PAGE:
01 SES 04 B, Leadership development
Because of many global economic and political forces, transition in educational is expected and schools feel pressure to improve teaching and learning. The drive for reform and development has resulted in setting tightly framed school goals and objectives in different countries in Europe and the world. In the changing era, some school principals in Bangladesh are taking challenges to find ways to develop and to improve the teaching and students’ learning in their school. These principals are not always trained enough to occupy their position. However, in many cases they have personally discovered ways of engaging teachers and students in learning that aligned with internationally respected theory and practices. This study reports research on evolving teacher leadership practices in a specific urban secondary school that enhances students’ learning. It seeks to develop a framework for building teacher leadership in the Bangladeshi context and so fill a gap in reported research.
Though many western studies indicate that principal leadership is a key factor in school improvement (Elmore, 2005; Fullan, 2010; Harris, 2008), it has been assumed that the principal’s leadership is not enough to achieve school goals. Then teacher leadership comes to the fore. This research reports a part of a doctoral study that investigates transition of teaching and learning through leadership practices that are taking place in an urban secondary school in Bangladesh. Accordingly, it examines how a principal enables structures and resources, and how teachers’ skills are nurtured to enhance learning. Since there is a scarcity of research in developing countries and most of the studies conducted are done by Western researchers, there is often a gap between researcher and study context. As researchers from different contexts (developing and developed) we aim to develop a framework for building teacher leadership, which can be useful in Bangladesh and similar European contexts. The following research questions lead this study:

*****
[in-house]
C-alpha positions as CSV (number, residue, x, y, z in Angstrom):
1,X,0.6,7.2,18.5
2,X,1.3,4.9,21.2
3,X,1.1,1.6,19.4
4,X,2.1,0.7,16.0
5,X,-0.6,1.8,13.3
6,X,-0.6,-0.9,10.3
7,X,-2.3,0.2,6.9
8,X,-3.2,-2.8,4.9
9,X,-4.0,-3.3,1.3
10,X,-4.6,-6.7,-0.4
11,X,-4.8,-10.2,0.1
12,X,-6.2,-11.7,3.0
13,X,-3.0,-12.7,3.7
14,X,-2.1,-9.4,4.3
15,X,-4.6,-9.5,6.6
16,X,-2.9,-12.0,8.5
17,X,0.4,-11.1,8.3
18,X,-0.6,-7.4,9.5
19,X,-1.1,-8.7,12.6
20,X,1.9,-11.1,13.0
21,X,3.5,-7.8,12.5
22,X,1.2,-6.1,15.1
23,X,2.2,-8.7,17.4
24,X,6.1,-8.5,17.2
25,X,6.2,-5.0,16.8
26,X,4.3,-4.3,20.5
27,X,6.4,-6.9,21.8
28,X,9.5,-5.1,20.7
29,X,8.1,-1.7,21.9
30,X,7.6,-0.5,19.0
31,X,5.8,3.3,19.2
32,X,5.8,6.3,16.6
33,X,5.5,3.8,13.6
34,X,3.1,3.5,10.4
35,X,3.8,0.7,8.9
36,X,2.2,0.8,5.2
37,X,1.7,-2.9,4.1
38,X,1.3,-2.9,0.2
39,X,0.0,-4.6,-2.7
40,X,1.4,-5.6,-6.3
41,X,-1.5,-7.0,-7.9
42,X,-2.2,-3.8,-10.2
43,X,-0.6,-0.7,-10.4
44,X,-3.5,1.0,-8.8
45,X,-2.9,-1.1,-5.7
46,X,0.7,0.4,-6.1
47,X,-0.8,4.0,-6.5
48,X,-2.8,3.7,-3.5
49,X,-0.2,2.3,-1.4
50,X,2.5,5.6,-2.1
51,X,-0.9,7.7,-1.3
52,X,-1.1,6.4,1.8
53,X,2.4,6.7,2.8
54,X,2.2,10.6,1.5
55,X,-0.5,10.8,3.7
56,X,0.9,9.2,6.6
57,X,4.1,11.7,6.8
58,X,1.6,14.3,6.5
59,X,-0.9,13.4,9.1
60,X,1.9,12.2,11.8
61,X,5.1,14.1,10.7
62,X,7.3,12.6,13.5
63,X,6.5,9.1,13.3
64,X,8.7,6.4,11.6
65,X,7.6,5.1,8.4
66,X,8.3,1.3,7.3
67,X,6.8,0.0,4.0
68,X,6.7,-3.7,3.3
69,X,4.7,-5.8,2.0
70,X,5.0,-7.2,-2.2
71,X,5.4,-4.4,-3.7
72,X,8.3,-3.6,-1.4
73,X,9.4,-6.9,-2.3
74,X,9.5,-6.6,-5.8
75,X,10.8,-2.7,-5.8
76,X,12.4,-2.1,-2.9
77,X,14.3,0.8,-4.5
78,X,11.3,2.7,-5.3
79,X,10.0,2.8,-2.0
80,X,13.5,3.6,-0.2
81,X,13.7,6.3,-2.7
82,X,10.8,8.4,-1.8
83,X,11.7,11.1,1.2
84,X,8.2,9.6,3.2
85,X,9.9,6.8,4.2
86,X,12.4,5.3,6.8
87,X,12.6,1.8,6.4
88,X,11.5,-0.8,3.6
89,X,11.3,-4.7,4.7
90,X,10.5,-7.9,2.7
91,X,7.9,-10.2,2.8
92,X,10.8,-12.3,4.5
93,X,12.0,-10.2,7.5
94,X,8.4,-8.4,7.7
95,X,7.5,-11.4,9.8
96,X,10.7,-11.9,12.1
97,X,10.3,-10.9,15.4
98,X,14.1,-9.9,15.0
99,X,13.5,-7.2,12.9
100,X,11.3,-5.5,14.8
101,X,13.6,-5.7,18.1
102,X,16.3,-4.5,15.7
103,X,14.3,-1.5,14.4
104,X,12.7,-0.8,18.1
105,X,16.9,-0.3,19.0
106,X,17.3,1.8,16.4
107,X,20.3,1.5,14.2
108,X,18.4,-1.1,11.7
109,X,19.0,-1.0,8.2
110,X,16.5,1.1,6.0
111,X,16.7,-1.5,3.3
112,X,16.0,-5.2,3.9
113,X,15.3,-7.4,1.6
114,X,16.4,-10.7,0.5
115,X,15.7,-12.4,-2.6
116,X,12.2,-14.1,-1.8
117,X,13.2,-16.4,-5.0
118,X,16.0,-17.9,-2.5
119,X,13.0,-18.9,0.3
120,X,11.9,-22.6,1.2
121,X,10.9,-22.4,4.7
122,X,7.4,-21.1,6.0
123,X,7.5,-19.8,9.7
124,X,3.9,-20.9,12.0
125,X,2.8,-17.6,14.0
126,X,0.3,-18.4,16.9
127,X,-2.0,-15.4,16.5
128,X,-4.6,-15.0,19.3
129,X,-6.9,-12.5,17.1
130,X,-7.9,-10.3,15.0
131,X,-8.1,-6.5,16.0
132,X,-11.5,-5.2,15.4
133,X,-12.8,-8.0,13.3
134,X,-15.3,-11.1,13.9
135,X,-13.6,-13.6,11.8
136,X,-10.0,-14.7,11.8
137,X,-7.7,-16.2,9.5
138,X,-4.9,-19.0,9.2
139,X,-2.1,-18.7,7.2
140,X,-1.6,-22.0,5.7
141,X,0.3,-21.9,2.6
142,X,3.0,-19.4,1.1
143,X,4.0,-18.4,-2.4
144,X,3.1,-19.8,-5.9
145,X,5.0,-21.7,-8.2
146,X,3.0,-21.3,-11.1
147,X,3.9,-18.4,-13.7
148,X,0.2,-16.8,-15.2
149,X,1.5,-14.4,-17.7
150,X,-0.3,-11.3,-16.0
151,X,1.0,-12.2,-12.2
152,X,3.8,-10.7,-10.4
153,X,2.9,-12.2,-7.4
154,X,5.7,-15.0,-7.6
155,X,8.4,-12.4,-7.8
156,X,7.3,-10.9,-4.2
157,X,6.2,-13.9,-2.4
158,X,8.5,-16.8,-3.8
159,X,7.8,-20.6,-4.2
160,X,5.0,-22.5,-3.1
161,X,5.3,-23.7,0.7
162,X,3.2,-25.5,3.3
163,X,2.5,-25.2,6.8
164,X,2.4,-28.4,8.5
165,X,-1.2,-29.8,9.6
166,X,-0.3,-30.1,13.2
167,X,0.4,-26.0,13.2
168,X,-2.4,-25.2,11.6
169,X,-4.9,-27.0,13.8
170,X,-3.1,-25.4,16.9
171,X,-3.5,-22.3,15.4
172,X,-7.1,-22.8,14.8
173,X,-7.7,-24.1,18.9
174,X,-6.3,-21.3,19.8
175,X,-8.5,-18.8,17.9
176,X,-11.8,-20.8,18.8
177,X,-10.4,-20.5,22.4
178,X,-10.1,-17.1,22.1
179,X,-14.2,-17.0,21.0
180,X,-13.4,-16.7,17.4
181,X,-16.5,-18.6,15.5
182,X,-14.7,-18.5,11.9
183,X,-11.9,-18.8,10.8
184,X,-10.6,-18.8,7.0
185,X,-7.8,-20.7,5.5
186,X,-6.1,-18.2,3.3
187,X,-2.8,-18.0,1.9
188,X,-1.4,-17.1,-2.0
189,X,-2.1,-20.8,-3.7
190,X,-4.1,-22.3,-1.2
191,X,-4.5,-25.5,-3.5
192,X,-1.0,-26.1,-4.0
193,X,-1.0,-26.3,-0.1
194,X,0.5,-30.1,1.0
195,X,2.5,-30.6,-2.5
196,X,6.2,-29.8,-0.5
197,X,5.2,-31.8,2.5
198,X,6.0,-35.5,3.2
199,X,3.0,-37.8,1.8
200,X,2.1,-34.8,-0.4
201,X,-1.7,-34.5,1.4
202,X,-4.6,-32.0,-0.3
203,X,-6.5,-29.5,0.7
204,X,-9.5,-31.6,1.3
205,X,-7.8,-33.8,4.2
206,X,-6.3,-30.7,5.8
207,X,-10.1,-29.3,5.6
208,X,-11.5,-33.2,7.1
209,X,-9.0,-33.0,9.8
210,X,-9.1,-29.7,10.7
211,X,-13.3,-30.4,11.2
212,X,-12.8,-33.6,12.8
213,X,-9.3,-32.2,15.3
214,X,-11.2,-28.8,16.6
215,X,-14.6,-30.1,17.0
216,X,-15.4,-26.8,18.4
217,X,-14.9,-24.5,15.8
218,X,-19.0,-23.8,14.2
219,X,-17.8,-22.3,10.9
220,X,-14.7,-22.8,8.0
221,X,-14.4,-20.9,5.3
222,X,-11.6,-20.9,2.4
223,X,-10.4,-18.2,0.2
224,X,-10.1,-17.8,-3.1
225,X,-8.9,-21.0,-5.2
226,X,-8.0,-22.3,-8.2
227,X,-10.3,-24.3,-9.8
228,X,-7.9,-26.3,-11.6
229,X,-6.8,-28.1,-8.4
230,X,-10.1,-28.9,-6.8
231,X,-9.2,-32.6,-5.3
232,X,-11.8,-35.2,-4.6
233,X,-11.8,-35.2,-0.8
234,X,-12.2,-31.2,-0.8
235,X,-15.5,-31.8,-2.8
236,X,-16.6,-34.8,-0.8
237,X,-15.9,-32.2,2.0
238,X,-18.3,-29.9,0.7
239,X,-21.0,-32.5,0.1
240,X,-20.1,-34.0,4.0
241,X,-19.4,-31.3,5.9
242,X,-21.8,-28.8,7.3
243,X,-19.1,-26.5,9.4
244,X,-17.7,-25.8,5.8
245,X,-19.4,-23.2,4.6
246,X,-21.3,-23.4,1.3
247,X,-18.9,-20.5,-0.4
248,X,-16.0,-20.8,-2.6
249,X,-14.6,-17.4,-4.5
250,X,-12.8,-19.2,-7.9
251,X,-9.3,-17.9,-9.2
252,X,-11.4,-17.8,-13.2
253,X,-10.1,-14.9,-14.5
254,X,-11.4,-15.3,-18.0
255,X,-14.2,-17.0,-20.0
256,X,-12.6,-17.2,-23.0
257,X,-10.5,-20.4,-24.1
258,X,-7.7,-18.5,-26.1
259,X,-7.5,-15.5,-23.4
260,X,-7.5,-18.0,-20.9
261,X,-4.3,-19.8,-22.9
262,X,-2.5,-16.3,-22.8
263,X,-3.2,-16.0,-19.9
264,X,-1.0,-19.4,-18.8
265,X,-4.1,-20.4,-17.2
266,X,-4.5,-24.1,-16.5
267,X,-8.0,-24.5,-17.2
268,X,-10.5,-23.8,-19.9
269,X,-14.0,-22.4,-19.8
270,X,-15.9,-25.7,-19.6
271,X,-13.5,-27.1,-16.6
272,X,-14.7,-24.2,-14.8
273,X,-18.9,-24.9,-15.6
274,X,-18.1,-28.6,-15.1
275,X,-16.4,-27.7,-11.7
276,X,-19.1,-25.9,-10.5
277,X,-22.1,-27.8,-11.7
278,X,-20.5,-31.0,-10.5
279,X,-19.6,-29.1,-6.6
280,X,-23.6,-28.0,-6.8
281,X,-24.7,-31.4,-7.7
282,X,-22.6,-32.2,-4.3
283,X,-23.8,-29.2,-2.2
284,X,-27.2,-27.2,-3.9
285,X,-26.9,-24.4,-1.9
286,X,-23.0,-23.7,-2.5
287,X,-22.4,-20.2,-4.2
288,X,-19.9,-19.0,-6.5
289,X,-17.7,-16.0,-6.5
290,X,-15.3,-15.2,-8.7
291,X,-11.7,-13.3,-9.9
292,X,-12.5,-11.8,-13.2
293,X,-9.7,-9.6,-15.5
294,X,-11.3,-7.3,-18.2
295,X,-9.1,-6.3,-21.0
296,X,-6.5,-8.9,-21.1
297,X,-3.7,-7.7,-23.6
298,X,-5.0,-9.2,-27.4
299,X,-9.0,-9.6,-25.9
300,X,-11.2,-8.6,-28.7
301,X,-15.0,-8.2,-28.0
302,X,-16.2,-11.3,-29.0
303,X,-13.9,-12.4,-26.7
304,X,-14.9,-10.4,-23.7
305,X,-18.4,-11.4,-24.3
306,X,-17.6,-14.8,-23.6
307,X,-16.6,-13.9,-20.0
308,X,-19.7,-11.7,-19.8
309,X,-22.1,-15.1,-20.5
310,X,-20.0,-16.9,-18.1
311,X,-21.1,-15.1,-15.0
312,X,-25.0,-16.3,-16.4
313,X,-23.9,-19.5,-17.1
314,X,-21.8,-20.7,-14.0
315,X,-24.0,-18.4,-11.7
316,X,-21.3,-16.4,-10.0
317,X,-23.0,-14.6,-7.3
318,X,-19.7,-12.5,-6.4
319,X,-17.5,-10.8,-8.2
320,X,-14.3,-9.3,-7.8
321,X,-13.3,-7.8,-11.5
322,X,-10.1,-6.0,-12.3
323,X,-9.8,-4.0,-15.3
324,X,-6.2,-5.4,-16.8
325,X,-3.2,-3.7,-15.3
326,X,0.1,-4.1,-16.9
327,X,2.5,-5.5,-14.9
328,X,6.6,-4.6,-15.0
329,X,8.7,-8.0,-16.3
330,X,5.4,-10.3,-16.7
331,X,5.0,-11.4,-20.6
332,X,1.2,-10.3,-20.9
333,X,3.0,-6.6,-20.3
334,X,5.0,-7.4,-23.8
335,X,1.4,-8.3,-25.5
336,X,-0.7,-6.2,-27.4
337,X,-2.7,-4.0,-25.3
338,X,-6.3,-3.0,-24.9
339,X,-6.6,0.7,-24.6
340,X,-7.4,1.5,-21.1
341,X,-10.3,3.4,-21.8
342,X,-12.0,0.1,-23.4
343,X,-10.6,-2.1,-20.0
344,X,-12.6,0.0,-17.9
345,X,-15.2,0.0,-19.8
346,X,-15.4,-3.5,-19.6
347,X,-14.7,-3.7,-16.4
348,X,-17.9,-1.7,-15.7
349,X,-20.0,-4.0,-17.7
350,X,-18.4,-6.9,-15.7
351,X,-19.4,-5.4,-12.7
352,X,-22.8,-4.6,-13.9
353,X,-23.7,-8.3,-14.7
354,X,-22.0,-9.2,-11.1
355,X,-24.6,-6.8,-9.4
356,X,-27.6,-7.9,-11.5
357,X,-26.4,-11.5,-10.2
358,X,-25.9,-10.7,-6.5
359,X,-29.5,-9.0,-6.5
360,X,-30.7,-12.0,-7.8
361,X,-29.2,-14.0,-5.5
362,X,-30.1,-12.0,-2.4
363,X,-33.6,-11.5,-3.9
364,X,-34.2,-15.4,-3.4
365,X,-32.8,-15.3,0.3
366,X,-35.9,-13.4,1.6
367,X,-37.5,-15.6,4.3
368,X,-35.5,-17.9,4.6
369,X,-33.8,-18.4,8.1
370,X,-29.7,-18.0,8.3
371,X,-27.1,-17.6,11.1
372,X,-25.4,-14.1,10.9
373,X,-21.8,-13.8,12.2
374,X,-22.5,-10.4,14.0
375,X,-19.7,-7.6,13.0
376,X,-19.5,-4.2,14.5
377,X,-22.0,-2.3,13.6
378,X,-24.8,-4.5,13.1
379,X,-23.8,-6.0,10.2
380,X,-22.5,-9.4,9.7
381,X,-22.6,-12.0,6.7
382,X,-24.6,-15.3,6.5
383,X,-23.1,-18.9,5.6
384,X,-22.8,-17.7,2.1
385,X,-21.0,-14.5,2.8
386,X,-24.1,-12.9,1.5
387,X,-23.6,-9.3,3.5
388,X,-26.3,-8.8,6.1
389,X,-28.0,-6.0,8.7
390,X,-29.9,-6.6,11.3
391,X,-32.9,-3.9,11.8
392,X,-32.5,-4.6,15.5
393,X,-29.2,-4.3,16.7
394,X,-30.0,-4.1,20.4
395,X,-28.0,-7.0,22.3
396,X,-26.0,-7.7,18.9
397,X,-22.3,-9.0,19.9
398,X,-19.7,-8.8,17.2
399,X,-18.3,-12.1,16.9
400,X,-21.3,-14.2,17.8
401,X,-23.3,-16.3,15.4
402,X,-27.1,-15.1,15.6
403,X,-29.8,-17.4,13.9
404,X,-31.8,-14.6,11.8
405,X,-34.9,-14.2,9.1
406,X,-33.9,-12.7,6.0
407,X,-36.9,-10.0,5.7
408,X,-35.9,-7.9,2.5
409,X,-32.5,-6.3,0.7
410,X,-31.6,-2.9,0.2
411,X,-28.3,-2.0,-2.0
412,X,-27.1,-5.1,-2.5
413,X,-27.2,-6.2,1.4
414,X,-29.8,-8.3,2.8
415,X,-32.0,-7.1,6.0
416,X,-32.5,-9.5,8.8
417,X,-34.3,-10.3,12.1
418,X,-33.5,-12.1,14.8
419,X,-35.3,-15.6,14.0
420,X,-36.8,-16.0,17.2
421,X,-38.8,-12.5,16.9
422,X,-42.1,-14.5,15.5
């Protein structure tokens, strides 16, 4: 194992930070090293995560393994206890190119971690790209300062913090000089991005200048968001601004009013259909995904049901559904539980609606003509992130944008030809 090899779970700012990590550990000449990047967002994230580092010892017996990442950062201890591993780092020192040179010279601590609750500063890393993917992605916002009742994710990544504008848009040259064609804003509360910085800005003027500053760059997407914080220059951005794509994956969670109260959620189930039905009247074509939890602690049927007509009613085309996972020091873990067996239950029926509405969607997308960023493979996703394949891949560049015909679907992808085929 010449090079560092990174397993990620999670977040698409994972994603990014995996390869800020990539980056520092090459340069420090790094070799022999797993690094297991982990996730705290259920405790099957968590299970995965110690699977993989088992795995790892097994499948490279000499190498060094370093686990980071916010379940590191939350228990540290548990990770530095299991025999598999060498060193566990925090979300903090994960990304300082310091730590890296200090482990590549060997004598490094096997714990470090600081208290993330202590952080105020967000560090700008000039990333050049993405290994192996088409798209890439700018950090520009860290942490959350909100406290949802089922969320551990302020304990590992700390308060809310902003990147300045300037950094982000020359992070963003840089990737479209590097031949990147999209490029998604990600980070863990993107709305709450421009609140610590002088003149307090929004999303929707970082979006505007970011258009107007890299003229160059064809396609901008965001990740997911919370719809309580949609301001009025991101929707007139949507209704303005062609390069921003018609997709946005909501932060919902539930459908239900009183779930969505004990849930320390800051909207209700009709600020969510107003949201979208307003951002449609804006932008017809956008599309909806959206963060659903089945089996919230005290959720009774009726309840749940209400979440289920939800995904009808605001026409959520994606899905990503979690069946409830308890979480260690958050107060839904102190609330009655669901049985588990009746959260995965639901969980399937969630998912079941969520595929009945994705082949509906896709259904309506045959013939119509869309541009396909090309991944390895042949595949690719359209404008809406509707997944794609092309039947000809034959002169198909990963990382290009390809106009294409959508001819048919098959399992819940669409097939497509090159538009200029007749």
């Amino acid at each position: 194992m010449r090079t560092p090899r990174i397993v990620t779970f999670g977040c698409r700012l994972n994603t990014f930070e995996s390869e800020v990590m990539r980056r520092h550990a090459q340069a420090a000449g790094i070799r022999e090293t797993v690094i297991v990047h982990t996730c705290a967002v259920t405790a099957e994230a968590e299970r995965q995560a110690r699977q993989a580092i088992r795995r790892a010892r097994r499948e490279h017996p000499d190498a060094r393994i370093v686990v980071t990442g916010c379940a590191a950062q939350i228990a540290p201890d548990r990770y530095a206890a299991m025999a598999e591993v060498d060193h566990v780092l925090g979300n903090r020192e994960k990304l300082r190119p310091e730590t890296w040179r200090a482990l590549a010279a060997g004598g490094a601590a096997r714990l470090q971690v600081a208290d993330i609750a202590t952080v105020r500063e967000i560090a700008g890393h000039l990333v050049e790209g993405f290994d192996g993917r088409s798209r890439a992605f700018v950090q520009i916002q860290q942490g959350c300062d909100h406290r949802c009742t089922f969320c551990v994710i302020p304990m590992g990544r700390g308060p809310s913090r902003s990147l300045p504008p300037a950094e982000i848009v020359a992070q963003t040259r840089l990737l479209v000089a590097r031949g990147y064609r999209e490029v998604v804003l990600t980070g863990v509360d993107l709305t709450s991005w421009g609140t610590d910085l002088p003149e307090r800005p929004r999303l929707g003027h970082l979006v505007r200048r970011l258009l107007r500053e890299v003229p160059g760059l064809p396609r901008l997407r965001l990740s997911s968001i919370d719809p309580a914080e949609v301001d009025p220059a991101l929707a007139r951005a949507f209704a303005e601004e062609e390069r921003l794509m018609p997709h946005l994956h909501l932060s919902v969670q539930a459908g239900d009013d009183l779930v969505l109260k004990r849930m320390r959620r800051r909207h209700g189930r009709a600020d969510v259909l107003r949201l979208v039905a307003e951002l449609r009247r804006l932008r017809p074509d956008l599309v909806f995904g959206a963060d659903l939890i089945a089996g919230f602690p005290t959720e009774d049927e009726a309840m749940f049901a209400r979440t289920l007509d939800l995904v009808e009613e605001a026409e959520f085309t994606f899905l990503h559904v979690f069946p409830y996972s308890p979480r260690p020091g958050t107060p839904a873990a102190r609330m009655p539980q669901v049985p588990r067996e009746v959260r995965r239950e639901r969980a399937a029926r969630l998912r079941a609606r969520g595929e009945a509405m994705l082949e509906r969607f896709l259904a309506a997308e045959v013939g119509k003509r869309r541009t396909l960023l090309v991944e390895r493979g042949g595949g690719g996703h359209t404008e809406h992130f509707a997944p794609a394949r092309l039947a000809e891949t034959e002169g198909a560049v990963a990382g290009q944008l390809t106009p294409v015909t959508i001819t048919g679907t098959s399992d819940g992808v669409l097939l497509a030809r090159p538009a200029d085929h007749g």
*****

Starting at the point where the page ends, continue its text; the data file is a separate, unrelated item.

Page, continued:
- How can teachers be an active part of school leadership and change when they were used to follow traditional way of teaching?
- What are the ways to engage teachers more in leading without any professional training?
- How can evolving teacher leadership enhance student learning?
- What are the leadership characteristics that nurture teacher leadership skills?
In Bangladesh, most principals come into the position with a requirement of teaching practice and limited theoretical knowledge (Abdullah, Huq & Ismail, 2008) and wish to practice common ways and strategies without considering their contexts. But some principals do set specific achievement goals for their schools and so find a need to distribute their workload and leadership to teachers to make the school system more diverse and innovative (NAEM & Brac, 2004). This study reports how teacher leadership is fostered and leads students to greater achievement, and so develops success in one Bangladeshi school in the age of globalization. This focus aligns with the conference theme in that it critically examines the leadership practices and transition of school culture towards teachers’ engagement and leadership.
The broad theoretical frame for this study draws on concepts of building teacher leadership (Katzenmeyer & Moller, 2009; Reeves, 2008; Ackerman & Mackenzie, 2007) and change in school culture (Fullan, 2010, 2007). Where as these researchers define teacher leadership as a collective and collaborative endeavour for professional learning and blaming bureaucracy as fundamental barriers in developing teacher leadership in western contexts, this study provides grounded examples of that in a non western context. Supporting the concept of working collaboratively, Fullan (2010, 2007) advocates that changing the existing school culture is more crucial rather than structural change, formal requirements and event-based activities, which is evidenced in this study.
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